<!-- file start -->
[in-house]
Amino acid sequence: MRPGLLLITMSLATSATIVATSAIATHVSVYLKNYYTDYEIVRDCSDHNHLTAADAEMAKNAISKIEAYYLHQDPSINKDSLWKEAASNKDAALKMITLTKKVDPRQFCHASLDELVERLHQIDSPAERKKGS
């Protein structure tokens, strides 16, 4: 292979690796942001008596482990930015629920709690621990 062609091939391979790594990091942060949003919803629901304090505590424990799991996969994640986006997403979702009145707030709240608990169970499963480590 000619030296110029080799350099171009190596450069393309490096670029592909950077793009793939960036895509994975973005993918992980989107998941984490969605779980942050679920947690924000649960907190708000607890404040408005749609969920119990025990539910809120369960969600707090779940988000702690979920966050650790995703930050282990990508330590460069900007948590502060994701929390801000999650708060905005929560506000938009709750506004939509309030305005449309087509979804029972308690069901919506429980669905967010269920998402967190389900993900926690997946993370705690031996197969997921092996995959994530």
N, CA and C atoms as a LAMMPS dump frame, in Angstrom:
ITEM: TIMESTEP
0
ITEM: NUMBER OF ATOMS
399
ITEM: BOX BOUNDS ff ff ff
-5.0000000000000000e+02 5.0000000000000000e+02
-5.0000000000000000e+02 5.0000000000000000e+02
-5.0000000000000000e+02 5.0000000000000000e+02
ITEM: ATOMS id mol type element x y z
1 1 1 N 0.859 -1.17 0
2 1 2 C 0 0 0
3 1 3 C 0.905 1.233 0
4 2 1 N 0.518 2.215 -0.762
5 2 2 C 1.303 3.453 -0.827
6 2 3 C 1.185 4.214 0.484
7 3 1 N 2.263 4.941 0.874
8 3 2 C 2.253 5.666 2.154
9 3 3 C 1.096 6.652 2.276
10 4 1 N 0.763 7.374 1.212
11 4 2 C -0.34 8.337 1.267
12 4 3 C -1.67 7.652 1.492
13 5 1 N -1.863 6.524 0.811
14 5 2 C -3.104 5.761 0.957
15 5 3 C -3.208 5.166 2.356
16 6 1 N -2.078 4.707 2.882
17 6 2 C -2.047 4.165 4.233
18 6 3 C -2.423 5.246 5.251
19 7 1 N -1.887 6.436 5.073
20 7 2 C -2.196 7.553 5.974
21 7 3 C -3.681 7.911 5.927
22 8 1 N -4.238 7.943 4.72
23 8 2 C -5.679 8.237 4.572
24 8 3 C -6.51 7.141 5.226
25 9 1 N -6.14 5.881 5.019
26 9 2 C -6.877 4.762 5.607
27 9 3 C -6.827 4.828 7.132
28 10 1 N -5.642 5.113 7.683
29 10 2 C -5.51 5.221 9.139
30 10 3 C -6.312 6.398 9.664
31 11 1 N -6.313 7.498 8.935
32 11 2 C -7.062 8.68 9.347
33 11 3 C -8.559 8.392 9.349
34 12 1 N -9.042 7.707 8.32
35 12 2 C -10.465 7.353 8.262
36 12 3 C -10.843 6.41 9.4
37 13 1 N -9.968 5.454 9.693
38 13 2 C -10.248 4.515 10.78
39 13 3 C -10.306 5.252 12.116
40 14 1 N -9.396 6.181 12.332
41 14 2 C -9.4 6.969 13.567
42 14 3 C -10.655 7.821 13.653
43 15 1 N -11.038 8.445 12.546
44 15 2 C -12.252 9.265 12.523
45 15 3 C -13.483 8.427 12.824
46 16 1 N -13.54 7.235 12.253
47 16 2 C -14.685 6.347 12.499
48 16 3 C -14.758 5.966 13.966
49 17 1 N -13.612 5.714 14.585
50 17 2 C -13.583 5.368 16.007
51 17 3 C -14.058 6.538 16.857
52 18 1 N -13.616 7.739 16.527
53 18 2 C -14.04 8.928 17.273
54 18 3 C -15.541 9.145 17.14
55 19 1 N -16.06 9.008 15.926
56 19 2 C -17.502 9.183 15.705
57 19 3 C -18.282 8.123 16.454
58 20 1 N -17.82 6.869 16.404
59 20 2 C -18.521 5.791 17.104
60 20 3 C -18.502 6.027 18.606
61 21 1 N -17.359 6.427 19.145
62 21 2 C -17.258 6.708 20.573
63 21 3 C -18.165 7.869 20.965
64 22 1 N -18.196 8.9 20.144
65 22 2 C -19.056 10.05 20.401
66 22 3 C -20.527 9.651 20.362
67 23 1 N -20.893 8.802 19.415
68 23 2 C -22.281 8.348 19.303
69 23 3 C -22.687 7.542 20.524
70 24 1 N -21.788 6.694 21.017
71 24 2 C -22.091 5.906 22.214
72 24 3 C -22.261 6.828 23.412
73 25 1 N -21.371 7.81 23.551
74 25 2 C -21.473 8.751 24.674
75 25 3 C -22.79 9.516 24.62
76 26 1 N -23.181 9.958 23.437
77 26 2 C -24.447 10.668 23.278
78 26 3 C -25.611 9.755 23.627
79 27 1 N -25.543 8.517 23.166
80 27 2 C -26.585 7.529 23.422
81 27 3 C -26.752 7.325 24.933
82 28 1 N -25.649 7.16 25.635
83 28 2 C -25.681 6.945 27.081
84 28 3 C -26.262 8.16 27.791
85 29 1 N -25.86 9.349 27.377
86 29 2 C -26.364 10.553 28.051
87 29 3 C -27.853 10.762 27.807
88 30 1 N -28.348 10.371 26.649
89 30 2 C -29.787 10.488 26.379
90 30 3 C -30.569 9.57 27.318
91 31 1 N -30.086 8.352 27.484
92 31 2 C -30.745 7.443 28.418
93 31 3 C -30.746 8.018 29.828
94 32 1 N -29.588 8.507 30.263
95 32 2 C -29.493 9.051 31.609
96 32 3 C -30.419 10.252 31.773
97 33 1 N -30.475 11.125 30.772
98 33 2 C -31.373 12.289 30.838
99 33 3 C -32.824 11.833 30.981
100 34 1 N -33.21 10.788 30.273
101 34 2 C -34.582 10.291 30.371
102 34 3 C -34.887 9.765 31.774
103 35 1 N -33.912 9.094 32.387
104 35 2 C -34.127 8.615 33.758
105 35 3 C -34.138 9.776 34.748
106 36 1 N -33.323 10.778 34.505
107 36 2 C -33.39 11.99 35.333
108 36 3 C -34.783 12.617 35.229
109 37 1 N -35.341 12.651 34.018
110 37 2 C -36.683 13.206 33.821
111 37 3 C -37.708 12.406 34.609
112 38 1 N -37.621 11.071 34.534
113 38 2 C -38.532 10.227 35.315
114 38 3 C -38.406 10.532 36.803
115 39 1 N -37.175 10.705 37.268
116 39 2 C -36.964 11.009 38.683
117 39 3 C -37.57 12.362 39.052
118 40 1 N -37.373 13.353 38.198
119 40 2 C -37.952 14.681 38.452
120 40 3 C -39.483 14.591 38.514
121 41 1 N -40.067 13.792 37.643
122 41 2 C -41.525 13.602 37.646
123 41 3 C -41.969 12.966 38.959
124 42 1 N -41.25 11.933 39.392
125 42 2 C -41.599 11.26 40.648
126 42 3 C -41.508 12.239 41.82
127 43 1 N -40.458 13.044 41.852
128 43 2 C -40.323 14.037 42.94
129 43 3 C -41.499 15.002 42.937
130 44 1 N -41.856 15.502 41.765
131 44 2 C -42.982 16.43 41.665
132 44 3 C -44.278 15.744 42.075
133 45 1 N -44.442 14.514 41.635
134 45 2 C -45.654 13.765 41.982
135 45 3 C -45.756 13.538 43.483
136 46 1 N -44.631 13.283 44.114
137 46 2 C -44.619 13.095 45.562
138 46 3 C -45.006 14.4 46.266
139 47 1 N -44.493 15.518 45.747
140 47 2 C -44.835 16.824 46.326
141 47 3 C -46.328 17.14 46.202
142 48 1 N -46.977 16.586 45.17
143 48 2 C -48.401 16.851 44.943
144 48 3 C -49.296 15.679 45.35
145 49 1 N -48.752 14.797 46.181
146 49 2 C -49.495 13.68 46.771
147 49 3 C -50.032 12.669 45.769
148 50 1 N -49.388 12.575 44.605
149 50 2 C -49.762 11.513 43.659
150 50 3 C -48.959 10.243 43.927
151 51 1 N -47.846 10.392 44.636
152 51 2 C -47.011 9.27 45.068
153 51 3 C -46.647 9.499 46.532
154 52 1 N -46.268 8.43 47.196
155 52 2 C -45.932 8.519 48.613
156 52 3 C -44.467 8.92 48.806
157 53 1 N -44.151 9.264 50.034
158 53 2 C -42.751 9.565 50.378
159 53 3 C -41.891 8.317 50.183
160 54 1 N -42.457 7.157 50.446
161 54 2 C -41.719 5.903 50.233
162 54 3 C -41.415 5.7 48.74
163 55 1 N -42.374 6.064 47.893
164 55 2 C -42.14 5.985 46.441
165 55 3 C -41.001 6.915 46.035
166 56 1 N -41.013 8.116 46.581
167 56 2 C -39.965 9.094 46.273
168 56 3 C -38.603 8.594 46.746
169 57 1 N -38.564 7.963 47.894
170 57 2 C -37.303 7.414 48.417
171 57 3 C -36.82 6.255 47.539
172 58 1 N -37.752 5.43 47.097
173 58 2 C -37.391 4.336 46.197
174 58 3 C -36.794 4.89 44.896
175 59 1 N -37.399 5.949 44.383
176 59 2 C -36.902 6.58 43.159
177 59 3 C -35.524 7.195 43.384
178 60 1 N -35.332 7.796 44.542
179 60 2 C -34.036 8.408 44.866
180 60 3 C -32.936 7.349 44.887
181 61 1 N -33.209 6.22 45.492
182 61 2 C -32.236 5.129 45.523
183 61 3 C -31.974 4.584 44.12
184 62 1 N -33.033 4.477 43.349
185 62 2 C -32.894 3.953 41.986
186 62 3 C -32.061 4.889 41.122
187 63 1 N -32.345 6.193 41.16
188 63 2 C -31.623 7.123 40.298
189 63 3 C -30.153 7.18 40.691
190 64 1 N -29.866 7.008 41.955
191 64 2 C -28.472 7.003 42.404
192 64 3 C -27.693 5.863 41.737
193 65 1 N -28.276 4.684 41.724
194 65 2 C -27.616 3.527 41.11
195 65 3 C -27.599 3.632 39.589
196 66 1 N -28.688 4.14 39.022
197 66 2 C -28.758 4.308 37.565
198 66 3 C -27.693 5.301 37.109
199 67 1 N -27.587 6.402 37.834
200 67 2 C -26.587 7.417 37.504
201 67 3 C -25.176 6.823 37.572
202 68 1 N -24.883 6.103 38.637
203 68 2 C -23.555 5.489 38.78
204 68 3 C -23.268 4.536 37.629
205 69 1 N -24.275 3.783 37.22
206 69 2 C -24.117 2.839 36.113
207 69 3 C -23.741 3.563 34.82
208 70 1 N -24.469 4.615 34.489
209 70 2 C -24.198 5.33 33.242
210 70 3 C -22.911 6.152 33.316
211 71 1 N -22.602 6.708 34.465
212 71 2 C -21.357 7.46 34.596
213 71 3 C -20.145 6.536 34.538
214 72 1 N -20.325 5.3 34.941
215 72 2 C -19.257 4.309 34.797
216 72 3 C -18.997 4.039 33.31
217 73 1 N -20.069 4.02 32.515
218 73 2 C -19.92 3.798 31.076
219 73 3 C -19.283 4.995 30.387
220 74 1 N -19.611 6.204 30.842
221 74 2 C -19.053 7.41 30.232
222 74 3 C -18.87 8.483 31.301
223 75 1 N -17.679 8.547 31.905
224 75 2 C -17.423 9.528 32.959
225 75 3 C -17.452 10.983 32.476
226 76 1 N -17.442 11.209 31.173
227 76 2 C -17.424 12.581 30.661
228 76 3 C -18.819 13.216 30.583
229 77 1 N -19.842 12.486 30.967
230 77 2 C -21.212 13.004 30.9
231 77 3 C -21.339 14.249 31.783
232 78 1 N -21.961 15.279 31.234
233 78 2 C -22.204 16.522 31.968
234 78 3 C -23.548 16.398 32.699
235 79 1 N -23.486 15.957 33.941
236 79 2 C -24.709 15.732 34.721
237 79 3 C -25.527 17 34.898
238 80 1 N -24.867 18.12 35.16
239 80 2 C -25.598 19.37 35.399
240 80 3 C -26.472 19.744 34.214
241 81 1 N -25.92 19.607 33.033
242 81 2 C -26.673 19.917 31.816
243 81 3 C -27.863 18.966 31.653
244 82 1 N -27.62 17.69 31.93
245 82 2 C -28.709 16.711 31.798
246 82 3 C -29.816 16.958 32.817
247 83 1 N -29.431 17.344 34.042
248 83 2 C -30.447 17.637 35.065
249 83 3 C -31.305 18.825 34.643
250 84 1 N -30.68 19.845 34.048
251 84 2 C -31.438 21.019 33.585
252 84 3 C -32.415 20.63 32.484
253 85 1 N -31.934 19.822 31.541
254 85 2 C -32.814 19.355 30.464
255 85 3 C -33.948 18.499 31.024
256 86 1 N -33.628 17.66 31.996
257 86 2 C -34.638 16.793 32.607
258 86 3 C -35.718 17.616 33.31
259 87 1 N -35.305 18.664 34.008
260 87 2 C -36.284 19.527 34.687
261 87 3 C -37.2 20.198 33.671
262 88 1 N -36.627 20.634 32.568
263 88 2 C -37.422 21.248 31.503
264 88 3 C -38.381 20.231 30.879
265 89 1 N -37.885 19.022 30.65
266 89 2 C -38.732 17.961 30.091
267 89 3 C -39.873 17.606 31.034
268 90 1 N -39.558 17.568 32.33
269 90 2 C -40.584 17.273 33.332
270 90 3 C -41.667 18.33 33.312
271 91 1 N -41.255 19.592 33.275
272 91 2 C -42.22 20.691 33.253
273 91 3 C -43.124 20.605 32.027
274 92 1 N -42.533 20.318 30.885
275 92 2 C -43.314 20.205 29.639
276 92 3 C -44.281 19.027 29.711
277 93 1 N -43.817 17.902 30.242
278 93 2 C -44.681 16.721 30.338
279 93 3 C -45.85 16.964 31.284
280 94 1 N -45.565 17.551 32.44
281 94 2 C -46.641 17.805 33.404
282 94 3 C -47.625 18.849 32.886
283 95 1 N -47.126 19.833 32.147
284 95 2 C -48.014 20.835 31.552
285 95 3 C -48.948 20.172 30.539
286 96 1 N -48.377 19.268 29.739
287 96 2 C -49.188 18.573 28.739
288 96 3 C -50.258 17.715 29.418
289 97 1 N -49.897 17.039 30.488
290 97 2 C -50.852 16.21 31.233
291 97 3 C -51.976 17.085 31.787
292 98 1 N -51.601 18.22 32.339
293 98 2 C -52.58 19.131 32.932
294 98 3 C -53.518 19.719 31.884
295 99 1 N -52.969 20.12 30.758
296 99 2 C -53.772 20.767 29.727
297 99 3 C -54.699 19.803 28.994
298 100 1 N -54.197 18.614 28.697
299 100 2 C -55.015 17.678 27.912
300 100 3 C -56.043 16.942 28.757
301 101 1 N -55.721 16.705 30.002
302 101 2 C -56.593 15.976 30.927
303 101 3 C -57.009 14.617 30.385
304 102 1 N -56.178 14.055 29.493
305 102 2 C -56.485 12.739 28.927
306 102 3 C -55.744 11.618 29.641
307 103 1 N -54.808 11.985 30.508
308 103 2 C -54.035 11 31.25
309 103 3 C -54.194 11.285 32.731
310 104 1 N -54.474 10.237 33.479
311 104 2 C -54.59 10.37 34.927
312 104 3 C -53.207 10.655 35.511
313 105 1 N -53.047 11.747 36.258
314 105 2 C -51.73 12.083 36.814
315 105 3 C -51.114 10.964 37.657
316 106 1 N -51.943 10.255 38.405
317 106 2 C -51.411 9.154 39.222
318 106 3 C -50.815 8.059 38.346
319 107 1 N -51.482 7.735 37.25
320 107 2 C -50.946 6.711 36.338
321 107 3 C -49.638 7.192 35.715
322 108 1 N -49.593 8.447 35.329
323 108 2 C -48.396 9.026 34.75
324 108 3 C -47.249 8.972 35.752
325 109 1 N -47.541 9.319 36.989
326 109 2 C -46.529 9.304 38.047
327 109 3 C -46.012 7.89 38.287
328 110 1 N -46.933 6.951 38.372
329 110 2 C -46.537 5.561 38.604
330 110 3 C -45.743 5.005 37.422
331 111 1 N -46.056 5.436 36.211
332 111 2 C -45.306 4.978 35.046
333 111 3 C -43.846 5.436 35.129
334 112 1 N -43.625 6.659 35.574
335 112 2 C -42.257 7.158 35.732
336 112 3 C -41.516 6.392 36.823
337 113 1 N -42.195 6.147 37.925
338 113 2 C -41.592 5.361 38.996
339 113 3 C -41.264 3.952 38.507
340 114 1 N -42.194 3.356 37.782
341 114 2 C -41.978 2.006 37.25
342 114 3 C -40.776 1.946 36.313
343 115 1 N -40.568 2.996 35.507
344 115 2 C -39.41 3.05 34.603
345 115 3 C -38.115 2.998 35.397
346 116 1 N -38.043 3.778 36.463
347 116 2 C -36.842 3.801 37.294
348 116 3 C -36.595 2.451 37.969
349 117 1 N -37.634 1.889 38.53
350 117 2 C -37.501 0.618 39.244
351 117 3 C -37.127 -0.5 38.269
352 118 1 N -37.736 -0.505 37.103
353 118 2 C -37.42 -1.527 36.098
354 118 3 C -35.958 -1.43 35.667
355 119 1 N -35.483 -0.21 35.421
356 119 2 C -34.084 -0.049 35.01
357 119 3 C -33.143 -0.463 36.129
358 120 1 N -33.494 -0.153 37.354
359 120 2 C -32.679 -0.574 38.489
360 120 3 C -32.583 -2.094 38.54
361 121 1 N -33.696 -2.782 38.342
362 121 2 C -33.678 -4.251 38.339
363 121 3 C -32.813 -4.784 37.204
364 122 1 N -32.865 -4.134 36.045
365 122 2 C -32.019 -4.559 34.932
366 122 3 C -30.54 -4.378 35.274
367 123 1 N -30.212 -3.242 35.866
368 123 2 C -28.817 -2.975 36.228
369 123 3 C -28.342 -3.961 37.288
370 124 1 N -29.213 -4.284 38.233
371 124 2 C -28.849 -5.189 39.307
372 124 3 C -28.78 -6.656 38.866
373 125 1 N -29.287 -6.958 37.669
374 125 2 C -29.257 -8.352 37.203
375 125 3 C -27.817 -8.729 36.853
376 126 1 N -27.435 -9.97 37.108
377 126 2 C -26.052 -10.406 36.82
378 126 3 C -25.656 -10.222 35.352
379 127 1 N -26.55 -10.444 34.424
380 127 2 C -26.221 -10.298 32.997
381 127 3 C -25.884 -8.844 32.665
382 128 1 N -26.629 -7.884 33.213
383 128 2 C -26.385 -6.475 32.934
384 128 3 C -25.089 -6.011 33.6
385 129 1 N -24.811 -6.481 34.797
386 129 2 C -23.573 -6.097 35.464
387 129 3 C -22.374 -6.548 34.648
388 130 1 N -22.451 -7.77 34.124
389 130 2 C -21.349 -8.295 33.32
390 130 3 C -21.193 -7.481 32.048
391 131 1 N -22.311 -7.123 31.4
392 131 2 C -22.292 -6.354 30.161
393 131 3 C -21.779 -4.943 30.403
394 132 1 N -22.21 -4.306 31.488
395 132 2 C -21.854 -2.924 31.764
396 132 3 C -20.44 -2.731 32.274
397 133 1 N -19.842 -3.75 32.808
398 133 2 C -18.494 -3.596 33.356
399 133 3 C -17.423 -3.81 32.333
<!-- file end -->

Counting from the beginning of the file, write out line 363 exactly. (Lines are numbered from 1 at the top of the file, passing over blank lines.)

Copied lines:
350 117 2 C -37.501 0.618 39.244